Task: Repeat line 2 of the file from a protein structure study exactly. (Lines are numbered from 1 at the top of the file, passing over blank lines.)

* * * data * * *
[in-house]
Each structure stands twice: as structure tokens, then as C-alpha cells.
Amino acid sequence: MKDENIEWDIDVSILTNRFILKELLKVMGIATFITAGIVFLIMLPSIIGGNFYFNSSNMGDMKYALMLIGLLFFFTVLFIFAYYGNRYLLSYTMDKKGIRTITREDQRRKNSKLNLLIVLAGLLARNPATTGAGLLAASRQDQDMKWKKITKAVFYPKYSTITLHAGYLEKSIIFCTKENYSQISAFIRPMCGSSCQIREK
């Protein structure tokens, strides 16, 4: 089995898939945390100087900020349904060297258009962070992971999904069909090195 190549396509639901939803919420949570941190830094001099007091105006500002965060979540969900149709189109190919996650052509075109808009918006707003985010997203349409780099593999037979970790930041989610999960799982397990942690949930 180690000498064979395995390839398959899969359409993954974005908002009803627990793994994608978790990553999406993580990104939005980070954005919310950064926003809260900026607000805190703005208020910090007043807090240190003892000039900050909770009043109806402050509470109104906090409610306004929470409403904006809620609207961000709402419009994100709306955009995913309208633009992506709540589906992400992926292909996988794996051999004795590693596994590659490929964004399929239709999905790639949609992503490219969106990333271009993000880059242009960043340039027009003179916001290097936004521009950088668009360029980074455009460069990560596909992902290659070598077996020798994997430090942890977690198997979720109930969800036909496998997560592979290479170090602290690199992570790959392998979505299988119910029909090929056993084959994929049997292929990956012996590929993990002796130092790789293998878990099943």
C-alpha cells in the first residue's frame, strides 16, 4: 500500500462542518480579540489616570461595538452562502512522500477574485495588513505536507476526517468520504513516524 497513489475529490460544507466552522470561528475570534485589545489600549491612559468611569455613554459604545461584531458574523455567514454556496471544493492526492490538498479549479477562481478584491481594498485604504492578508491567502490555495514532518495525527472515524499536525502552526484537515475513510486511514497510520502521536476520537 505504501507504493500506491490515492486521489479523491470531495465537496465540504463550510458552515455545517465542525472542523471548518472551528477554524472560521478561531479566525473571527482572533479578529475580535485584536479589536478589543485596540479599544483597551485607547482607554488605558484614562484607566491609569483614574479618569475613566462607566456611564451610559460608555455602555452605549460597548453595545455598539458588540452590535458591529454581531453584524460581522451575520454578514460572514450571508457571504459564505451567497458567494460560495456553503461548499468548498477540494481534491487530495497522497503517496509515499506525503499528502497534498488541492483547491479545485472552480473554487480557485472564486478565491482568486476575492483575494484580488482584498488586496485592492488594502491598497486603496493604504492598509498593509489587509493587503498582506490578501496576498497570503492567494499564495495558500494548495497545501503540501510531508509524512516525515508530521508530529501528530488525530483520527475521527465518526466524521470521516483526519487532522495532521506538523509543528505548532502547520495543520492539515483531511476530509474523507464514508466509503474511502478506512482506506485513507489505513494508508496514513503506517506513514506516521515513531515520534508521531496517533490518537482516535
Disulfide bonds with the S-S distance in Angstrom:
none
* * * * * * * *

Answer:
Each structure stands twice: as structure tokens, then as C-alpha cells.